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Starter fluid? ...Why?


Hodgepodge
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Tonight's topic from Scott... 

 

OK, I am going to toss this out here.  I have not yet done any diagnostics or checked timing, etc.  The car is leaking coolant at the water pump and I want to get that fixed before I spend much time on anything else.   

 

Today I went to start my '75 2002 just to move it so I can start working on it.  Wouldn't start.  Cranked and cranked and cranked.  1/4 choke, 1/2 choke, full choke.  Nothing.  Not flooded.  I did not smell excess fuel. 

 

I have other cars with carbs including an Alfa with Webers.  The Alfa always cranks right up with no choke (actually, I think it is a cold start fuel jet, not a choke)...but it has a high-volume electric fuel pump..... 

 

The previous owner of my 2002 told me that sometimes he has to squirt a little starter fluid into the carb to get it to start when it is cold.  He graciously provided a can. Hmm..  I've only once had to use starter fluid on a car that had been sitting for years and consider it a last resort for a car that was running a few days ago.  But, I tried it. I pulled the filter cover off and shot two good squirts into the barrels of the Weber 32/36 carb.  Set the choke to about half.  Turned it over.  IT IMMEDIATELY CRANKED RIGHT UP!   Kept running!  Sputtered when I pushed in the choke but didn't die.  Idled OK.  Revved OK.  Let it run until I smelled heat from the engine....actually it was the smell of the warm oil, grease, brake fluid and crud caking the engine with a little leaking coolant mixed in.  I shut it off.  Started it again.  Started right up. 

 

What the heck?   There is NO WAY I'm going to squirt starter fluid into a perfectly good engine whenever I need to start it cold.   

 

Going through the usual suspects, we know the car is getting gas....at least once it starts, and we know there is spark.  I know there is a small timing issue because of an occasional backfire when shutting off the car, but I also know that the vacuum advance is a little off because of a partially disconnected emissions control system.  I'm still trying to figure out what lines the PO disconnected and what is still connected.  (Removing all of the emissions controls will be my first project with the car.)  There is actually a golf-tee stuck in one of the disconnected manifold vacuum hoses......genius or lame....not sure.  But vacuum advance should not be a factor when the car is starting cold....right?   And if timing were way off, I don't think a little squirt of starter fluid would not fix it.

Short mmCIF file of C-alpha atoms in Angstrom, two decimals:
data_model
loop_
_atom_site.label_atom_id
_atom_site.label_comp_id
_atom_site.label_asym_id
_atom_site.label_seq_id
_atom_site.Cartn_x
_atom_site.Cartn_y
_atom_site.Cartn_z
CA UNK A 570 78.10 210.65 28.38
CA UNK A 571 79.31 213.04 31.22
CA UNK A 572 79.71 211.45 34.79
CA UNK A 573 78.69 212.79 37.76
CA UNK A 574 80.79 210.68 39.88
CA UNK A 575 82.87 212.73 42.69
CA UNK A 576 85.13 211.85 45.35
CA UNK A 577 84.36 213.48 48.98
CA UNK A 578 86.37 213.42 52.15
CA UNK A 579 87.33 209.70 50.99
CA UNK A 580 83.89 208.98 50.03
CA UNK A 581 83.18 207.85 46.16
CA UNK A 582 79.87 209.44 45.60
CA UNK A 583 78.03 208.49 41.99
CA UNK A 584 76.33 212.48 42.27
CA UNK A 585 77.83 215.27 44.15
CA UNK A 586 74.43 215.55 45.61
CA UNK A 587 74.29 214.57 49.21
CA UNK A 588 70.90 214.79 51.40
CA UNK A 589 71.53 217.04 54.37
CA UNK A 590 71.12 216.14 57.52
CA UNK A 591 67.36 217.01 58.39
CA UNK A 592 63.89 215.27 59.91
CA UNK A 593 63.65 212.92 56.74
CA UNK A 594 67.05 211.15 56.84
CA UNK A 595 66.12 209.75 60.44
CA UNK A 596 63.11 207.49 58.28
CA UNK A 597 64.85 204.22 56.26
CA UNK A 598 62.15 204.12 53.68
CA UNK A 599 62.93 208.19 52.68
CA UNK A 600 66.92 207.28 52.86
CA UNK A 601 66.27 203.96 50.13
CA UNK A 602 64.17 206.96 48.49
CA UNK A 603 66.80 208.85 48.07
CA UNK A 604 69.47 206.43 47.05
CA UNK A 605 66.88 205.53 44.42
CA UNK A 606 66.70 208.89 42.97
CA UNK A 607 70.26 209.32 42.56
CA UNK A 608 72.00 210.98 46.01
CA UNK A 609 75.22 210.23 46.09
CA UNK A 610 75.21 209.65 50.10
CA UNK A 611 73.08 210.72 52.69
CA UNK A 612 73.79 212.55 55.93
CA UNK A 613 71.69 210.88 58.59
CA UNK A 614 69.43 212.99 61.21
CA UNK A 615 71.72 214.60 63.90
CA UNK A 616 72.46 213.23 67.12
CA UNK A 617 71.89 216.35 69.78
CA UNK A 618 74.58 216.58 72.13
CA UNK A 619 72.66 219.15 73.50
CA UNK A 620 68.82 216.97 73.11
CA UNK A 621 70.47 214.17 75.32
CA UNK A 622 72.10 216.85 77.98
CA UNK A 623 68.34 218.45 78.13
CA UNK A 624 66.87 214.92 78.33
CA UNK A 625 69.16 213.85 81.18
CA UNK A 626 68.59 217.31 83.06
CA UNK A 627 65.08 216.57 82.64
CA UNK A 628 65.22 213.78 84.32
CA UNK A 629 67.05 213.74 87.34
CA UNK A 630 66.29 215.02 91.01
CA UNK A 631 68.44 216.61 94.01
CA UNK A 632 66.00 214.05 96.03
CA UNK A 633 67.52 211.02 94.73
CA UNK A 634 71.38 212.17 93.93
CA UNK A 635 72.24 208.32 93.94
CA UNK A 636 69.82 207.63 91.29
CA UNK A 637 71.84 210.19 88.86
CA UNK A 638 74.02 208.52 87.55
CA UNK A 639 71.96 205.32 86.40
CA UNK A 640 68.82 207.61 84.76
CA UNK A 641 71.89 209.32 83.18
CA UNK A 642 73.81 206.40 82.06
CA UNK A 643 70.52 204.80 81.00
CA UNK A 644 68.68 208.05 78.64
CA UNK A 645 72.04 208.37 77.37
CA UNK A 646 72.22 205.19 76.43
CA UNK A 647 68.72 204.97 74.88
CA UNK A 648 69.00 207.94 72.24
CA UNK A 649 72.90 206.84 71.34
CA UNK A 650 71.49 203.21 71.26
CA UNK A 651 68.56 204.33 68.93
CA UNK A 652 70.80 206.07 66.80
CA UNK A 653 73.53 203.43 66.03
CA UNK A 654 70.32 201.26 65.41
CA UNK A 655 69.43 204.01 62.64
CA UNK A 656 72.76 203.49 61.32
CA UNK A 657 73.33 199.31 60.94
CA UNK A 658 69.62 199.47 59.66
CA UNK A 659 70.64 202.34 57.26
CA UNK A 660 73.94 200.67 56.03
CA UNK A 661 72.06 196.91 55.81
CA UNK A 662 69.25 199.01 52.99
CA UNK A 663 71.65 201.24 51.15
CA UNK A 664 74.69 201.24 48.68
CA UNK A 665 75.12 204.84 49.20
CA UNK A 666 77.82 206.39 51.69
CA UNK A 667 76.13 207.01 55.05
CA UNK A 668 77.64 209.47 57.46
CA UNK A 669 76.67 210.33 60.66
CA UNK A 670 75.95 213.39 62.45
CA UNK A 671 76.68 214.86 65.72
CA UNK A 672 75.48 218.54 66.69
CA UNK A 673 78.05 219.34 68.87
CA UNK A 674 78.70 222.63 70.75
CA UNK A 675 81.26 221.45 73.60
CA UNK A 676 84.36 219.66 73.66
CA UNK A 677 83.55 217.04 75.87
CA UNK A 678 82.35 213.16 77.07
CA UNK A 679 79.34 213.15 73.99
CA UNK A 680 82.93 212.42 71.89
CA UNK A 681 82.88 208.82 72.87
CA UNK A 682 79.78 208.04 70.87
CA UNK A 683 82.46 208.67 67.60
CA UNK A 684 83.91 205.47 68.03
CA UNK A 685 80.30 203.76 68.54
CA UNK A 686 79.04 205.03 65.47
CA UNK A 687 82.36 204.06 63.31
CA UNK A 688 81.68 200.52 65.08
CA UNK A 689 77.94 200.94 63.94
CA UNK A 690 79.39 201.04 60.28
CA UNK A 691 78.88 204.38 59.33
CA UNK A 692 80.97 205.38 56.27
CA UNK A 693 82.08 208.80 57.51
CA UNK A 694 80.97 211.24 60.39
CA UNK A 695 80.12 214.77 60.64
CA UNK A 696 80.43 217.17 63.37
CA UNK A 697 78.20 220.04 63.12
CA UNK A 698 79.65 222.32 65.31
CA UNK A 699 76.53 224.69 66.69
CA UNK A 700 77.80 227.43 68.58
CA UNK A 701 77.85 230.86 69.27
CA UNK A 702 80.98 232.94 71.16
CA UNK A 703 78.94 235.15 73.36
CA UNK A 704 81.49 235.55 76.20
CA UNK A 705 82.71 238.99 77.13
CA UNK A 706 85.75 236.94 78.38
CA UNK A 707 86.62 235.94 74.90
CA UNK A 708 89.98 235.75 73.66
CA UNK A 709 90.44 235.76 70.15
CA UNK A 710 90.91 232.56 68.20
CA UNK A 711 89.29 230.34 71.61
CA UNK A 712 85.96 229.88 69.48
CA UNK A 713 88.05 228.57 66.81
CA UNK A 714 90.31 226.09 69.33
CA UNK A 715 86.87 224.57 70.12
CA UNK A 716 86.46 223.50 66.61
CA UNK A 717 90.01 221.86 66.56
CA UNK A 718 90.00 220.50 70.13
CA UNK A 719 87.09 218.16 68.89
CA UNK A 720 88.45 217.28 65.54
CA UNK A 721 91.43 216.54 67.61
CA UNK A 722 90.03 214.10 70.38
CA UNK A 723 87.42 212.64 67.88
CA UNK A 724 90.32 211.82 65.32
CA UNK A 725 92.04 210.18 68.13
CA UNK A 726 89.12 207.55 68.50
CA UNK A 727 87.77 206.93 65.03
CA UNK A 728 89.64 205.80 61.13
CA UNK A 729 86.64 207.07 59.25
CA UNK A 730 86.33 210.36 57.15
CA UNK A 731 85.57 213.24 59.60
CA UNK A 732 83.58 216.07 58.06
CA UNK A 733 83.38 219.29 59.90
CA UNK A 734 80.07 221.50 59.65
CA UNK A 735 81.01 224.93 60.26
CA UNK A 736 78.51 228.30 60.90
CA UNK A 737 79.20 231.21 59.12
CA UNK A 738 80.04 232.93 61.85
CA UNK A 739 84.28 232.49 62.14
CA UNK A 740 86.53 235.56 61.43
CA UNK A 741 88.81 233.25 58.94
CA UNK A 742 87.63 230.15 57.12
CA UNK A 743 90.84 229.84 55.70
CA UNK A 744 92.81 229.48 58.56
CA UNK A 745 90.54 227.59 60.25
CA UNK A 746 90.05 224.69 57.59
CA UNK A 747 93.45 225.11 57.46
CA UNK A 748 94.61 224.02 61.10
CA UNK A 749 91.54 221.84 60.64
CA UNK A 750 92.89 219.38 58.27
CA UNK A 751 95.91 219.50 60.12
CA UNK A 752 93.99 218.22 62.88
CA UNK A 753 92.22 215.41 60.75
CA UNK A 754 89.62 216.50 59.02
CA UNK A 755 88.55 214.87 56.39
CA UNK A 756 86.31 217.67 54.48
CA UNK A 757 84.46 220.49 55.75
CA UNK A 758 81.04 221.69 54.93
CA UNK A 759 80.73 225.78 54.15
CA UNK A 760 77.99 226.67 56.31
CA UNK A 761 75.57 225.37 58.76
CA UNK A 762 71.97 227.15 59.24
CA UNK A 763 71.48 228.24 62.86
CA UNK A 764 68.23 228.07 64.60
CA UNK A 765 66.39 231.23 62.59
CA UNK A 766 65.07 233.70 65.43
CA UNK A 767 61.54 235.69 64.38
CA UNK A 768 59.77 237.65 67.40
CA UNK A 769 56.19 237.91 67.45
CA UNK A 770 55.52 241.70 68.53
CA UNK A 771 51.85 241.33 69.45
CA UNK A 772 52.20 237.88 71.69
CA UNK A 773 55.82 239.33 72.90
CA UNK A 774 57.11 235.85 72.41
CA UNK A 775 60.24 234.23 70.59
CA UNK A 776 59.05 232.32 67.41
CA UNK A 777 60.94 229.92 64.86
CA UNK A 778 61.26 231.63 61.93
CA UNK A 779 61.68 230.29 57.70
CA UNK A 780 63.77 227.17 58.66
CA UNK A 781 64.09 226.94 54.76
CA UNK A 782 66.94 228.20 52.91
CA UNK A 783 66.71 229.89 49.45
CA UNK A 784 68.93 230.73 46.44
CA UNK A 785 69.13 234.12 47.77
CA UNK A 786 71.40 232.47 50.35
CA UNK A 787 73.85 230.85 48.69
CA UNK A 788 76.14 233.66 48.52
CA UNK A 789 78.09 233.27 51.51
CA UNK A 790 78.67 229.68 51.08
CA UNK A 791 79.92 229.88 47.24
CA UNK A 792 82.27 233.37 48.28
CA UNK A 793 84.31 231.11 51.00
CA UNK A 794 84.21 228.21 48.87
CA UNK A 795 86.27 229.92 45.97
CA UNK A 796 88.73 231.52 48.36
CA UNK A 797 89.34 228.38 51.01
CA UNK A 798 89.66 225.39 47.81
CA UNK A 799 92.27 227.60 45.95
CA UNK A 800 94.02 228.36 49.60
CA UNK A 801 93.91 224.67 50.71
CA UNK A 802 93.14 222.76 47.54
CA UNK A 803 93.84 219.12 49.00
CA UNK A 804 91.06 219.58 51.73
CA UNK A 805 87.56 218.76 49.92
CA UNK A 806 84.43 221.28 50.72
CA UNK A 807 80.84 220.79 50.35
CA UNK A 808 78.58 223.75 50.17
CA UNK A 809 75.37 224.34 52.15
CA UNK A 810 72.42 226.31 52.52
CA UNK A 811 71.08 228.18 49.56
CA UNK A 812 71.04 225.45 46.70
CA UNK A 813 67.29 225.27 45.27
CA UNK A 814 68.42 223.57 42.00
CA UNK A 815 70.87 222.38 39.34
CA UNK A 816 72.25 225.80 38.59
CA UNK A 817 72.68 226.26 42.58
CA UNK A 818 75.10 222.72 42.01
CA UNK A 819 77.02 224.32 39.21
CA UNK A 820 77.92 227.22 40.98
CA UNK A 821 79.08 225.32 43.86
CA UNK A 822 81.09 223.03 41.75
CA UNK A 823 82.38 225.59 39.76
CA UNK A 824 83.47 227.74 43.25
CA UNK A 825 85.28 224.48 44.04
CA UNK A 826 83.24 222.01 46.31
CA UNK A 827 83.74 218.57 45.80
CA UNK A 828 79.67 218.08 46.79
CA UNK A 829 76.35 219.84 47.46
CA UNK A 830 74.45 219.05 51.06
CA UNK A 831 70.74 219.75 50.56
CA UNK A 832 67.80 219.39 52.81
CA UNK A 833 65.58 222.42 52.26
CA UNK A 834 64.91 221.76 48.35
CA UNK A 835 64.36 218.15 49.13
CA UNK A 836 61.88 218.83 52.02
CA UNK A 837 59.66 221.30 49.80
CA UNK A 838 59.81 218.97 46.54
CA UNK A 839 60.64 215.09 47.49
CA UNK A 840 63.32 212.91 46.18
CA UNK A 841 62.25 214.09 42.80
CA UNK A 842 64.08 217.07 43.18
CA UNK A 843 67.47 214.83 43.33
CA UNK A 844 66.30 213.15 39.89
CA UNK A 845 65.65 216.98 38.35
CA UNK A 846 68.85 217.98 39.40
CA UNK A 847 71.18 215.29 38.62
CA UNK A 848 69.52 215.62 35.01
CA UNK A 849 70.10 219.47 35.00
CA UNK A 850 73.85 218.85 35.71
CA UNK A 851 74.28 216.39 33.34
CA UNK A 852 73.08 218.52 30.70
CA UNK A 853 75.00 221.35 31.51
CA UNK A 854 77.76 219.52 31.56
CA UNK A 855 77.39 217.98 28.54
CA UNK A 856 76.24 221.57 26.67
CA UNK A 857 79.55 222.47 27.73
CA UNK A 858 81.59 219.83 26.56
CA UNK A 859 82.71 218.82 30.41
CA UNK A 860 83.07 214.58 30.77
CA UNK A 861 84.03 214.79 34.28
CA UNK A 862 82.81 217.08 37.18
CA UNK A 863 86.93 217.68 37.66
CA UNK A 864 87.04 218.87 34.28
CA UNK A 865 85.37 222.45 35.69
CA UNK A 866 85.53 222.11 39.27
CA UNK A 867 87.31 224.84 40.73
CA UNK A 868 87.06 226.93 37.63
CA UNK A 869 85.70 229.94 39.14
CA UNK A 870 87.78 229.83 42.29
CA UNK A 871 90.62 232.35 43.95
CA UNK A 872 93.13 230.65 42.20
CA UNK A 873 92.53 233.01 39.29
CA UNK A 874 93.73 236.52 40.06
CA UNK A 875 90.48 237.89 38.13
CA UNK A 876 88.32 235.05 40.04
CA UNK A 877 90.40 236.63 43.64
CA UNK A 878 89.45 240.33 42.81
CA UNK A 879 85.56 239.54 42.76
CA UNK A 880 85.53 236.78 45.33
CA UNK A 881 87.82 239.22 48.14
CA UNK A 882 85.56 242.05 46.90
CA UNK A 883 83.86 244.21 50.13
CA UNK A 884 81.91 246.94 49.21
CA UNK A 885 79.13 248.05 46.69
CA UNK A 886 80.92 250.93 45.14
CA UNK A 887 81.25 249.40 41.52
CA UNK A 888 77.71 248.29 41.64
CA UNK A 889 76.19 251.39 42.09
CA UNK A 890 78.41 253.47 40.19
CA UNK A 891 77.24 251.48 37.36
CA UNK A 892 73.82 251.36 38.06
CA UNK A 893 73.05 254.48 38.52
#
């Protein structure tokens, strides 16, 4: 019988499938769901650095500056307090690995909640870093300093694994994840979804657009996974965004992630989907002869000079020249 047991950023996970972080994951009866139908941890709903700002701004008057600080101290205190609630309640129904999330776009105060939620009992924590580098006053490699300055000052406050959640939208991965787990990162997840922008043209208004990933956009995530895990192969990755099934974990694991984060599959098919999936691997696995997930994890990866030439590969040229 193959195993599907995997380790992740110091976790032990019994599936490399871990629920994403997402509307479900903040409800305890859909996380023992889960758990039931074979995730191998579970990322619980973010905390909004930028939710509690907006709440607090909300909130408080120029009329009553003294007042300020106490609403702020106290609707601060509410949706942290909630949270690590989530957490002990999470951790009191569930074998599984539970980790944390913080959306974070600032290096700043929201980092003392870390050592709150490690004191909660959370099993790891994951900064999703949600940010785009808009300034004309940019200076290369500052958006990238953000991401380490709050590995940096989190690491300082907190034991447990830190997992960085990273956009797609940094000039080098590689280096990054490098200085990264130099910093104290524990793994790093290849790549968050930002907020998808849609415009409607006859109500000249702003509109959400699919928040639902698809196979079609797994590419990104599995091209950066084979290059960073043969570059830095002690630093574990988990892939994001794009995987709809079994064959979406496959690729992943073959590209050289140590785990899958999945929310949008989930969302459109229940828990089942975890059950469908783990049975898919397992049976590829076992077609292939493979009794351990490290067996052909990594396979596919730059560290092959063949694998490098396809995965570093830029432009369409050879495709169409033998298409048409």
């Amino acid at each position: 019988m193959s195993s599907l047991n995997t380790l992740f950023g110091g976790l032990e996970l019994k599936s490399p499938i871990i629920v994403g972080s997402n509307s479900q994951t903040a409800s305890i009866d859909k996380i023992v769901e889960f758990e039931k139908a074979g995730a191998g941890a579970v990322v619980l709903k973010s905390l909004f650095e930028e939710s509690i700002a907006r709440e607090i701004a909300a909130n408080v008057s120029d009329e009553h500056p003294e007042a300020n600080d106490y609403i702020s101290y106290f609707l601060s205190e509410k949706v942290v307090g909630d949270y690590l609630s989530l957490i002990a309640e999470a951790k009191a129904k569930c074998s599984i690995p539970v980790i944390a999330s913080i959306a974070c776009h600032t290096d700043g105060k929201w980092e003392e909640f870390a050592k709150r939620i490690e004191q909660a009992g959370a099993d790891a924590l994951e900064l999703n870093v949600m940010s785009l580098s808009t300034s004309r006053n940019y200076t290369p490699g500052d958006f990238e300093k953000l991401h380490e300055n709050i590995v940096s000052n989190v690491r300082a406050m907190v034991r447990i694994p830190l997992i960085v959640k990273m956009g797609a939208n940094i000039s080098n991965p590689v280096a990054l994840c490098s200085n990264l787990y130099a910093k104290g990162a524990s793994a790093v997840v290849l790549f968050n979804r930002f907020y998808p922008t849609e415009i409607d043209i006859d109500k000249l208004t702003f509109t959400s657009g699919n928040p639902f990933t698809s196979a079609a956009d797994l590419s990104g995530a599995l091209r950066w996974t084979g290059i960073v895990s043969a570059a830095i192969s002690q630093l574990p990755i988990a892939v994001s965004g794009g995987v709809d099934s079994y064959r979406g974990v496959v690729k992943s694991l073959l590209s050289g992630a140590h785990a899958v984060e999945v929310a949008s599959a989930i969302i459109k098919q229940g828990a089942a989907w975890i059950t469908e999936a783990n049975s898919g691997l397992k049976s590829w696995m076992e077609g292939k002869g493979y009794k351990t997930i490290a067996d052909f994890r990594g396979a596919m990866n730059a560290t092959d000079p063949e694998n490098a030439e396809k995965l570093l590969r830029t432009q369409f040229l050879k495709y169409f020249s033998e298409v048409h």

So, that leaves fuel flow.  Do the mechanical fuel pumps get tired?  Is it possible that it works fine at engine RPM but doesn't draw enough fuel at starter RPM?   And what about the fuel filter?  My understanding of these filters is that they first restrict high flow and flow gradually gets worse.  The car runs and drives fine, once it is running, at all speeds.   Could the low starter RPM and a partially clogged filter prevent the car from starting?    

 

We all know that there is a nearly infinite number of things that will make a car run poorly.  But there can't be too many things that will make a car start poorly and then run fine.  

 

Ideas?   

 

Thanks, as always,

 

Scott

 

   

 

Edited by Hodgepodge
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You could be pulling a little air through the gas lines, which would make if difficult to fill the fuel bowl when cranking, but once the engine is running at 900 - 1000 RPM, the fuel pump is working hard enough to keep the fuel bowl full.  

 

Replace all the hoses from the tank to the carb and don't forget the plastic sleeve at the connection to the tank.

 

Mark92131

 

 

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11 minutes ago, 2002Scoob said:

Yup. Im with Mark. Likely air bubbles in your lines due to a cracked or dry hose/fitting. Does your trunk smell like gas?

Could also be a weak/worn mechanical fuel pump.


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Holy heck you guys!   I'll call a bulls-eye for both of you from several hundred yards!   I already ordered the fuel line and am planing to replace the lines, connectors and sender gasket in the trunk because of a strong gas smell.  And I just inquired on this site a few days ago about whether it made sense to replace a fuel pump that has over 100k miles on it but appears to be working.  You both get the top-row prize! 

 

I'm off to order that new fuel pump but I would still like to hear what ideas other people have.  If you are reading this, share your thoughts!    

 

Thanks,

 

Scott

 

 

 

 

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1 hour ago, Mark92131 said:

Replace all the hoses from the tank to the carb and don't forget the plastic sleeve at the connection to the tank.

Check back to front on your fuel lines, and if you find any cloth-covered hoses, replace 'em as they're most likely original and either cracked or porous.  After all, they're at least 41 years old...and mechanical fuel pumps would much rather suck air than gasoline.

 

mike

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Hah, not sure I deserve a prize. This is one of the most common 02 issues, I think I asked similar questions with similar solutions within the first few months of ownership my car.

 

Also get a couple check valves to install inline ahead of the pump to keep it primed, it’ll help with starts.

 

I’d hold off on the pump for now to save some money if that’s what you’re into, often times fixing the leaks will solve 99% of the problem.

 

 

Sent from my iPhone using Tapatalk

 

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